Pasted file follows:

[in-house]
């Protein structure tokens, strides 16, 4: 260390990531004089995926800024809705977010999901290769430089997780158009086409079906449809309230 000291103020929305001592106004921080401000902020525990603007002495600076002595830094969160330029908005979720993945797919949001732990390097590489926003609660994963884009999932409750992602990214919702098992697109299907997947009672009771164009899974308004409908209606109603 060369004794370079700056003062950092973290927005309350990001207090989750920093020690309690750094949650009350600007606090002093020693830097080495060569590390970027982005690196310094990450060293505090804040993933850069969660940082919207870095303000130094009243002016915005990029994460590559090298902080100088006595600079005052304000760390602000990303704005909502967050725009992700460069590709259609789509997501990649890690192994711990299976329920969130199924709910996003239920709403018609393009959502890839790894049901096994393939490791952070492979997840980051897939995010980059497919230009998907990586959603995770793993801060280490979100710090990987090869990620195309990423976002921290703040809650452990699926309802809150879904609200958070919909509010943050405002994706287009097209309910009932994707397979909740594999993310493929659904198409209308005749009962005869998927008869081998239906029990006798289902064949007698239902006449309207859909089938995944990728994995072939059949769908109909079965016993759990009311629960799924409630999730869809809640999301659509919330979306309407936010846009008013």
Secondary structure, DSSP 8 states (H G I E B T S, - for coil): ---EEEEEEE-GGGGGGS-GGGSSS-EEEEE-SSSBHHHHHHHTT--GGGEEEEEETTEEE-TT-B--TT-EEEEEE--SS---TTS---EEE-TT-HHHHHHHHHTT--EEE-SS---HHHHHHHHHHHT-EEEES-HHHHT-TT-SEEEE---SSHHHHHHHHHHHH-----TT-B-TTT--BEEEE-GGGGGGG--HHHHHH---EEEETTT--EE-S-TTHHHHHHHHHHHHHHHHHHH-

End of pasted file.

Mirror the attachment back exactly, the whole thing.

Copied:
[in-house]
């Protein structure tokens, strides 16, 4: 260390990531004089995926800024809705977010999901290769430089997780158009086409079906449809309230 000291103020929305001592106004921080401000902020525990603007002495600076002595830094969160330029908005979720993945797919949001732990390097590489926003609660994963884009999932409750992602990214919702098992697109299907997947009672009771164009899974308004409908209606109603 060369004794370079700056003062950092973290927005309350990001207090989750920093020690309690750094949650009350600007606090002093020693830097080495060569590390970027982005690196310094990450060293505090804040993933850069969660940082919207870095303000130094009243002016915005990029994460590559090298902080100088006595600079005052304000760390602000990303704005909502967050725009992700460069590709259609789509997501990649890690192994711990299976329920969130199924709910996003239920709403018609393009959502890839790894049901096994393939490791952070492979997840980051897939995010980059497919230009998907990586959603995770793993801060280490979100710090990987090869990620195309990423976002921290703040809650452990699926309802809150879904609200958070919909509010943050405002994706287009097209309910009932994707397979909740594999993310493929659904198409209308005749009962005869998927008869081998239906029990006798289902064949007698239902006449309207859909089938995944990728994995072939059949769908109909079965016993759990009311629960799924409630999730869809809640999301659509919330979306309407936010846009008013």
Secondary structure, DSSP 8 states (H G I E B T S, - for coil): ---EEEEEEE-GGGGGGS-GGGSSS-EEEEE-SSSBHHHHHHHTT--GGGEEEEEETTEEE-TT-B--TT-EEEEEE--SS---TTS---EEE-TT-HHHHHHHHHTT--EEE-SS---HHHHHHHHHHHT-EEEES-HHHHT-TT-SEEEE---SSHHHHHHHHHHHH-----TT-B-TTT--BEEEE-GGGGGGG--HHHHHH---EEEETTT--EE-S-TTHHHHHHHHHHHHHHHHHHH-